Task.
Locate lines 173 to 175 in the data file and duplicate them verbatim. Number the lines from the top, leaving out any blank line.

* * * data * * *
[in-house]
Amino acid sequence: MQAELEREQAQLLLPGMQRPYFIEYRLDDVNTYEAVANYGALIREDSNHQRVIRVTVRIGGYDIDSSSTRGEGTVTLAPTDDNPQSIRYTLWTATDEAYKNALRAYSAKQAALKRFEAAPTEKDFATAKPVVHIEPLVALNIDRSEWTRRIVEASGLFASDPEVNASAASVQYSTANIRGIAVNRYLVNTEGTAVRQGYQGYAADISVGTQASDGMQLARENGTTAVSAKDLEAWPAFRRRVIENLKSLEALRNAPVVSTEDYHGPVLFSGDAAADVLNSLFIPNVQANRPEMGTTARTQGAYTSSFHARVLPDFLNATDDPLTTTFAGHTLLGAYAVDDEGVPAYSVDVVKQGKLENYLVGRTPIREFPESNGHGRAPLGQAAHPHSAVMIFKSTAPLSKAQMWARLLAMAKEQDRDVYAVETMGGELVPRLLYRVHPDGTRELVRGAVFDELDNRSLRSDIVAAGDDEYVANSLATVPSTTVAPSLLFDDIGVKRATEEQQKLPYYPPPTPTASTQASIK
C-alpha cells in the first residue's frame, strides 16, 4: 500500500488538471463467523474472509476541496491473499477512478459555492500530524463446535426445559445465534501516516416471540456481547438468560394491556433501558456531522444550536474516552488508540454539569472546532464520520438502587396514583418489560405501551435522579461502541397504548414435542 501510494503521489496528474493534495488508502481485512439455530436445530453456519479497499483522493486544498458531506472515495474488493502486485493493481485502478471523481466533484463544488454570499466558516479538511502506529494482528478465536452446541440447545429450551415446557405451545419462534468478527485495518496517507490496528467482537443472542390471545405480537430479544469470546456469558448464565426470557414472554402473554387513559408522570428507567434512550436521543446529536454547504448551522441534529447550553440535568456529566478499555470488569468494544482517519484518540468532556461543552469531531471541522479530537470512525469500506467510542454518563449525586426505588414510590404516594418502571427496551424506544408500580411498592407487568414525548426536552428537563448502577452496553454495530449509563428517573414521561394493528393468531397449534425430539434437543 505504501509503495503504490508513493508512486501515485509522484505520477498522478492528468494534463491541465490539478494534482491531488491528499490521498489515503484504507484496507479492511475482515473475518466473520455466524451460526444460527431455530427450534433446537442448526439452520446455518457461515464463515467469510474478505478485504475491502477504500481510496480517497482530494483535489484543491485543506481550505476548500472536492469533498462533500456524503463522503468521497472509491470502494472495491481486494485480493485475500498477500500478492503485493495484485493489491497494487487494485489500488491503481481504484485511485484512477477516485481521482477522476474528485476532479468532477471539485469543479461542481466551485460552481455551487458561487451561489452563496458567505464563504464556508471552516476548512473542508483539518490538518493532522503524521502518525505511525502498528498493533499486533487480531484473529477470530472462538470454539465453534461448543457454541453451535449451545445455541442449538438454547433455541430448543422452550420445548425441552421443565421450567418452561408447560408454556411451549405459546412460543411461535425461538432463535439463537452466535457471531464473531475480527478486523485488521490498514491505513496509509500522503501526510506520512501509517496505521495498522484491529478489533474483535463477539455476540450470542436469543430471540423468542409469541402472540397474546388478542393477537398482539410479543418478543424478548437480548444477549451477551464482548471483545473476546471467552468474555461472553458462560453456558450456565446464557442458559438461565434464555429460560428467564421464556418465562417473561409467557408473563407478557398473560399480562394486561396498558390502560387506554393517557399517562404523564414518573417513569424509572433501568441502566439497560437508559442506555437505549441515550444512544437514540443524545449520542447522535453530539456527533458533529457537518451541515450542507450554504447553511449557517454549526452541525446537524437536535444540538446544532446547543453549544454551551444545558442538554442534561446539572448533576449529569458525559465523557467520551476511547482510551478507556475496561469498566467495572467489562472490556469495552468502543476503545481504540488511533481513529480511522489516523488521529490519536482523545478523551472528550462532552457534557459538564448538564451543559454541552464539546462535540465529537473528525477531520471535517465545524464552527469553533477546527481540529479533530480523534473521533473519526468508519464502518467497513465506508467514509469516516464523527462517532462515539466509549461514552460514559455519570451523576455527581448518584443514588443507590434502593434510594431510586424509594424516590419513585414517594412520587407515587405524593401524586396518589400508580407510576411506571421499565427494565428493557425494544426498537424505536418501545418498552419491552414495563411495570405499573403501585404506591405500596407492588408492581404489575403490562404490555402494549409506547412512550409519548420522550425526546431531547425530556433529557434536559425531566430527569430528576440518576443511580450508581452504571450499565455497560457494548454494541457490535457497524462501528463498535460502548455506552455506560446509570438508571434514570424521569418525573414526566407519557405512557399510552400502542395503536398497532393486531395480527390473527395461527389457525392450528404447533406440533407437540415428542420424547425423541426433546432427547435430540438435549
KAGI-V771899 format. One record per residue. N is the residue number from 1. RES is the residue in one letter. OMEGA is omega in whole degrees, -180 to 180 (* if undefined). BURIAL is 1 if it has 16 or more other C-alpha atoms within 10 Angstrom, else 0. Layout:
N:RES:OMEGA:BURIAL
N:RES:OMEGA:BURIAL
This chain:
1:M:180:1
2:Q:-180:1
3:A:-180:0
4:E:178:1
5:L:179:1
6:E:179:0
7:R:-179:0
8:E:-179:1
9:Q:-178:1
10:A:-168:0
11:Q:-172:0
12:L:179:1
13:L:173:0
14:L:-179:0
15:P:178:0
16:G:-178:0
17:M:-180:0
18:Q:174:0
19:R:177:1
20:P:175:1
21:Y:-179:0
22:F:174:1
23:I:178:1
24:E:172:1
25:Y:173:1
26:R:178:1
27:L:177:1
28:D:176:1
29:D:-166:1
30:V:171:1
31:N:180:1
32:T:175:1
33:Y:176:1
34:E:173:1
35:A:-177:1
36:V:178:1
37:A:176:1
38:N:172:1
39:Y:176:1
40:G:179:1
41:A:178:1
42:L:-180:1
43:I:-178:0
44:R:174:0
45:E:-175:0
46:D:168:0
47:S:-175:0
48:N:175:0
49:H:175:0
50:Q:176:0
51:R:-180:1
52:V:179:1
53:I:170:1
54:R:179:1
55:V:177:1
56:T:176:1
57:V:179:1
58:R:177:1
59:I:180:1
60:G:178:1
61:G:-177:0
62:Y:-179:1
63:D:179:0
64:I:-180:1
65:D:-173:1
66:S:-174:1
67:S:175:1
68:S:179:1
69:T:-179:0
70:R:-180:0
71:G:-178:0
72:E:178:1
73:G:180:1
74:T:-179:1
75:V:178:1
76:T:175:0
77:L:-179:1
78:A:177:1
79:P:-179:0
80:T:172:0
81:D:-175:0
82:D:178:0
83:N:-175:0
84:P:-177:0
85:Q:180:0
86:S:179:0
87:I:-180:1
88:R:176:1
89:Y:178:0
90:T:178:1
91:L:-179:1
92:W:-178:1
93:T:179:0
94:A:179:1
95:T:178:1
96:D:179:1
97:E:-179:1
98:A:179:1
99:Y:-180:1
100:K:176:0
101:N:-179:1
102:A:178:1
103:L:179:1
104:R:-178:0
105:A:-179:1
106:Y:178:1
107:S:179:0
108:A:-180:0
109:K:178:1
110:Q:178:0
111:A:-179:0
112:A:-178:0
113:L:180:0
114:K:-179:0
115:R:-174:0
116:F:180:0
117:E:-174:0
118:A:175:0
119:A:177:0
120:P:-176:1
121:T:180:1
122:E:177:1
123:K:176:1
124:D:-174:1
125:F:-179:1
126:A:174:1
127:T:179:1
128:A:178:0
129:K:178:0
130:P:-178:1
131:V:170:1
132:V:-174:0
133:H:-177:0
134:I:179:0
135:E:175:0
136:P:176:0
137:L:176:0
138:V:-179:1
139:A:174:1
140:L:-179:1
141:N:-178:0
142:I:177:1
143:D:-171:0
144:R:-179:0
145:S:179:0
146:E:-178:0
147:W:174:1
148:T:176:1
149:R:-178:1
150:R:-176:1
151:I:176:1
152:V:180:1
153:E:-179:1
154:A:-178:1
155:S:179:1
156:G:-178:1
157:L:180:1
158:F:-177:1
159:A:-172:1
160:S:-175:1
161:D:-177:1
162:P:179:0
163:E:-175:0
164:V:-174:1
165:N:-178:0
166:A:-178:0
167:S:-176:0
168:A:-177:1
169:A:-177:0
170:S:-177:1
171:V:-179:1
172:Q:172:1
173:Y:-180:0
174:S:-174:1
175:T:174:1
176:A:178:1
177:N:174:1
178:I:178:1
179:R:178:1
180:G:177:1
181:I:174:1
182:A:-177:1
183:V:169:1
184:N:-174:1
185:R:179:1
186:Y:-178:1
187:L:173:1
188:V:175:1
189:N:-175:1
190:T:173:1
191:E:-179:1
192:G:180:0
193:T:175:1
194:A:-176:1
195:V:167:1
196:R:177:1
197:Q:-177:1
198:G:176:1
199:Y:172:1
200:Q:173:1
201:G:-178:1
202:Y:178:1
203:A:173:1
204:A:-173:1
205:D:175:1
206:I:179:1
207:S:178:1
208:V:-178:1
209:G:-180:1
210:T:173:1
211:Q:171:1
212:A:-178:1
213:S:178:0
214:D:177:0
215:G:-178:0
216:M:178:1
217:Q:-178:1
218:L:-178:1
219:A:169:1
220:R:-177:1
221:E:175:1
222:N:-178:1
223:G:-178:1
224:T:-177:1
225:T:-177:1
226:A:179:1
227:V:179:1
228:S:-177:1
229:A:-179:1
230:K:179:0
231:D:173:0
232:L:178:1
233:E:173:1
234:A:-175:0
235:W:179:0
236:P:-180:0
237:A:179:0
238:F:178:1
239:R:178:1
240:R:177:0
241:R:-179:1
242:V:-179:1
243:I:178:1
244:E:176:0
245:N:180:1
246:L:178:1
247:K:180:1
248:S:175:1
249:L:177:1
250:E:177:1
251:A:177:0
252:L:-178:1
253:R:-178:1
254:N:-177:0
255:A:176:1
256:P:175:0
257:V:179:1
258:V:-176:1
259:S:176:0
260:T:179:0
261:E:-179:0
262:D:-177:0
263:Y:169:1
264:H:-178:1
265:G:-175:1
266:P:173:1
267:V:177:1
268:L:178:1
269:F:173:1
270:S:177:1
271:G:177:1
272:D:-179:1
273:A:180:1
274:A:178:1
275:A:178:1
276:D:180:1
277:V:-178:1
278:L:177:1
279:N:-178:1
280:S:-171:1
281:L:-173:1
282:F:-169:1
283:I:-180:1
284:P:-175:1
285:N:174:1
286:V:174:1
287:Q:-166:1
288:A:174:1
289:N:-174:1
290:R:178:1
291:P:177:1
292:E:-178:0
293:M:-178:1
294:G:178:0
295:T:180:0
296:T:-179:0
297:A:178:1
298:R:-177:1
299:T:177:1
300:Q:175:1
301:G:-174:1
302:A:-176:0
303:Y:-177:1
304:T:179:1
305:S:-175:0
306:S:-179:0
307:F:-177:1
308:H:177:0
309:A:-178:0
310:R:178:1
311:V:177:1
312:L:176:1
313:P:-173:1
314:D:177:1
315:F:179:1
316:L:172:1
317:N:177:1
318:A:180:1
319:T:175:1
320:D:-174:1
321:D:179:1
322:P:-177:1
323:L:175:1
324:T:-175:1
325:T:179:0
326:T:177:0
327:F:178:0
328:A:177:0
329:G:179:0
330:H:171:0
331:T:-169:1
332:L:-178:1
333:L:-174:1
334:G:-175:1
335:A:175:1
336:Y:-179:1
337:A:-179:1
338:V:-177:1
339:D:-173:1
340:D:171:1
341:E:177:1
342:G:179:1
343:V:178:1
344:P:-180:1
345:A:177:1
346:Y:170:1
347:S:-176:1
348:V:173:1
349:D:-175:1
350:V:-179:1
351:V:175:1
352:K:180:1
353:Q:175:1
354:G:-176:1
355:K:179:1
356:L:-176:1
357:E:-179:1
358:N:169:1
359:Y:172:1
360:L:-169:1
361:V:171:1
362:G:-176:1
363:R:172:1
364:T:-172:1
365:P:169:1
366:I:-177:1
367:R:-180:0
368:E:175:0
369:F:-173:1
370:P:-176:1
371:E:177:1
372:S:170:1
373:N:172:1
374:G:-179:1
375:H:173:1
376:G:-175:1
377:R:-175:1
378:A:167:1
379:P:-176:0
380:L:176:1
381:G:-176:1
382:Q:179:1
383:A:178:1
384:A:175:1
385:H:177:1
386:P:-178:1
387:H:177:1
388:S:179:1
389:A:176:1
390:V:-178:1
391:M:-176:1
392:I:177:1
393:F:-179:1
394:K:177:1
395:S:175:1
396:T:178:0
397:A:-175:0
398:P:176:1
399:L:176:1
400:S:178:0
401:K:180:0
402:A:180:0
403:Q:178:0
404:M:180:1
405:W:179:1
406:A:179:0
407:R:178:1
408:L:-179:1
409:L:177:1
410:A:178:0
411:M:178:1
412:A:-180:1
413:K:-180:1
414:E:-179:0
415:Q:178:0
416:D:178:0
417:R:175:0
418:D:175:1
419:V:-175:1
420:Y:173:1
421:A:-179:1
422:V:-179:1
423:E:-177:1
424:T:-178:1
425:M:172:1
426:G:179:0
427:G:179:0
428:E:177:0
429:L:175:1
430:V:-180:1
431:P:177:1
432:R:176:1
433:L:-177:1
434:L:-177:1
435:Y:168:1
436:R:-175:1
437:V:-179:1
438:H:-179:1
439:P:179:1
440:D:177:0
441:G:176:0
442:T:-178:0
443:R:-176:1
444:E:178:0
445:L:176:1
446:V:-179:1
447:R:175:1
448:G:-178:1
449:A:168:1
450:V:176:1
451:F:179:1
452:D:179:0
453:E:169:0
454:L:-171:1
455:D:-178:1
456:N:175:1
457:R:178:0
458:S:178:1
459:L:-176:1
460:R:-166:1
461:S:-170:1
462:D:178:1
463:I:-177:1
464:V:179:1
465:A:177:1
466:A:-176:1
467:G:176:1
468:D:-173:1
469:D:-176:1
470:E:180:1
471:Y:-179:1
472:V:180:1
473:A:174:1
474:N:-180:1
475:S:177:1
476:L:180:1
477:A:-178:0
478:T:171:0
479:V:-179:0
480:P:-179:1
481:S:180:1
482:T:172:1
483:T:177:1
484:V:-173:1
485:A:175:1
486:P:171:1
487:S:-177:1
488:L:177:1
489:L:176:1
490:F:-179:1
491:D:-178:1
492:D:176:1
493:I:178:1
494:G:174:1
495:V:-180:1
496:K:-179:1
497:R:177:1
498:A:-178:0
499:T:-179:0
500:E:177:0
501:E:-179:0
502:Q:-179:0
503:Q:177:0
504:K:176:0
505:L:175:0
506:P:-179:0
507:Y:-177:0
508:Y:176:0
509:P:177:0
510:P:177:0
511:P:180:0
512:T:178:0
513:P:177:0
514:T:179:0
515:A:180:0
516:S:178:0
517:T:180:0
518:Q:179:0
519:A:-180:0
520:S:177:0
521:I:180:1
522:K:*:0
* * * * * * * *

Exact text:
166:A:-178:0
167:S:-176:0
168:A:-177:1